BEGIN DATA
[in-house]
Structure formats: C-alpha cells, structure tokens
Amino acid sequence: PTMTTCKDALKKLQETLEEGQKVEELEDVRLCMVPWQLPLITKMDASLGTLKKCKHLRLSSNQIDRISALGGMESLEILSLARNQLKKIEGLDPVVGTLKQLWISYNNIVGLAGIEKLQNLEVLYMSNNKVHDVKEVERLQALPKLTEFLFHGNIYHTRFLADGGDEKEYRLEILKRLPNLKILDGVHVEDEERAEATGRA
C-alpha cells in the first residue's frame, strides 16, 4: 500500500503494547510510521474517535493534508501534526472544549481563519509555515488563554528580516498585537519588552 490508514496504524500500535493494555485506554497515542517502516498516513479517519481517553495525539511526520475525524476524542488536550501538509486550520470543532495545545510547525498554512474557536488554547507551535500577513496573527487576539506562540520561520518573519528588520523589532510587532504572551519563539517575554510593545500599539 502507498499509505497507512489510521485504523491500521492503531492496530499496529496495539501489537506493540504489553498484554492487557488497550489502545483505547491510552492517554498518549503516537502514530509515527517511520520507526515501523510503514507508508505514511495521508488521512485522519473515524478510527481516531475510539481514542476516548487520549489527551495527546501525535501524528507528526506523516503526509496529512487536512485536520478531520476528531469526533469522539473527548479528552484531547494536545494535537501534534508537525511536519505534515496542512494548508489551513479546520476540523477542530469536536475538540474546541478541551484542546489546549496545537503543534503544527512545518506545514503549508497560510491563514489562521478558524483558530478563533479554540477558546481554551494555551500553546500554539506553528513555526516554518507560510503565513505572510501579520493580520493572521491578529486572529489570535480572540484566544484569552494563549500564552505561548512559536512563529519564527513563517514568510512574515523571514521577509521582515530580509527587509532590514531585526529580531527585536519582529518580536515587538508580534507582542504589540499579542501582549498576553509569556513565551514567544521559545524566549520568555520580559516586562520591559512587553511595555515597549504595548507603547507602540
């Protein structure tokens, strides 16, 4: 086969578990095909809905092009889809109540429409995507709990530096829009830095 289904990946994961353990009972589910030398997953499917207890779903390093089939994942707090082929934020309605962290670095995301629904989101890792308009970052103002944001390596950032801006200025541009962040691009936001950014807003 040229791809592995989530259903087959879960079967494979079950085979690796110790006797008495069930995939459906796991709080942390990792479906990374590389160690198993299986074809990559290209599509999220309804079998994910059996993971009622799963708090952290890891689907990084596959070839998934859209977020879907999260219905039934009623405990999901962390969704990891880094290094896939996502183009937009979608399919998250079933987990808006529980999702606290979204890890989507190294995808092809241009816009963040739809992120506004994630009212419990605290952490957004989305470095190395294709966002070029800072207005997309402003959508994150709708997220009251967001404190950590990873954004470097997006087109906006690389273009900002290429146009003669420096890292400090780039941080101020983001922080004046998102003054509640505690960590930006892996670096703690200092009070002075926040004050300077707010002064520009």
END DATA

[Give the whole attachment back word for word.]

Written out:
[in-house]
Structure formats: C-alpha cells, structure tokens
Amino acid sequence: PTMTTCKDALKKLQETLEEGQKVEELEDVRLCMVPWQLPLITKMDASLGTLKKCKHLRLSSNQIDRISALGGMESLEILSLARNQLKKIEGLDPVVGTLKQLWISYNNIVGLAGIEKLQNLEVLYMSNNKVHDVKEVERLQALPKLTEFLFHGNIYHTRFLADGGDEKEYRLEILKRLPNLKILDGVHVEDEERAEATGRA
C-alpha cells in the first residue's frame, strides 16, 4: 500500500503494547510510521474517535493534508501534526472544549481563519509555515488563554528580516498585537519588552 490508514496504524500500535493494555485506554497515542517502516498516513479517519481517553495525539511526520475525524476524542488536550501538509486550520470543532495545545510547525498554512474557536488554547507551535500577513496573527487576539506562540520561520518573519528588520523589532510587532504572551519563539517575554510593545500599539 502507498499509505497507512489510521485504523491500521492503531492496530499496529496495539501489537506493540504489553498484554492487557488497550489502545483505547491510552492517554498518549503516537502514530509515527517511520520507526515501523510503514507508508505514511495521508488521512485522519473515524478510527481516531475510539481514542476516548487520549489527551495527546501525535501524528507528526506523516503526509496529512487536512485536520478531520476528531469526533469522539473527548479528552484531547494536545494535537501534534508537525511536519505534515496542512494548508489551513479546520476540523477542530469536536475538540474546541478541551484542546489546549496545537503543534503544527512545518506545514503549508497560510491563514489562521478558524483558530478563533479554540477558546481554551494555551500553546500554539506553528513555526516554518507560510503565513505572510501579520493580520493572521491578529486572529489570535480572540484566544484569552494563549500564552505561548512559536512563529519564527513563517514568510512574515523571514521577509521582515530580509527587509532590514531585526529580531527585536519582529518580536515587538508580534507582542504589540499579542501582549498576553509569556513565551514567544521559545524566549520568555520580559516586562520591559512587553511595555515597549504595548507603547507602540
């Protein structure tokens, strides 16, 4: 086969578990095909809905092009889809109540429409995507709990530096829009830095 289904990946994961353990009972589910030398997953499917207890779903390093089939994942707090082929934020309605962290670095995301629904989101890792308009970052103002944001390596950032801006200025541009962040691009936001950014807003 040229791809592995989530259903087959879960079967494979079950085979690796110790006797008495069930995939459906796991709080942390990792479906990374590389160690198993299986074809990559290209599509999220309804079998994910059996993971009622799963708090952290890891689907990084596959070839998934859209977020879907999260219905039934009623405990999901962390969704990891880094290094896939996502183009937009979608399919998250079933987990808006529980999702606290979204890890989507190294995808092809241009816009963040739809992120506004994630009212419990605290952490957004989305470095190395294709966002070029800072207005997309402003959508994150709708997220009251967001404190950590990873954004470097997006087109906006690389273009900002290429146009003669420096890292400090780039941080101020983001922080004046998102003054509640505690960590930006892996670096703690200092009070002075926040004050300077707010002064520009």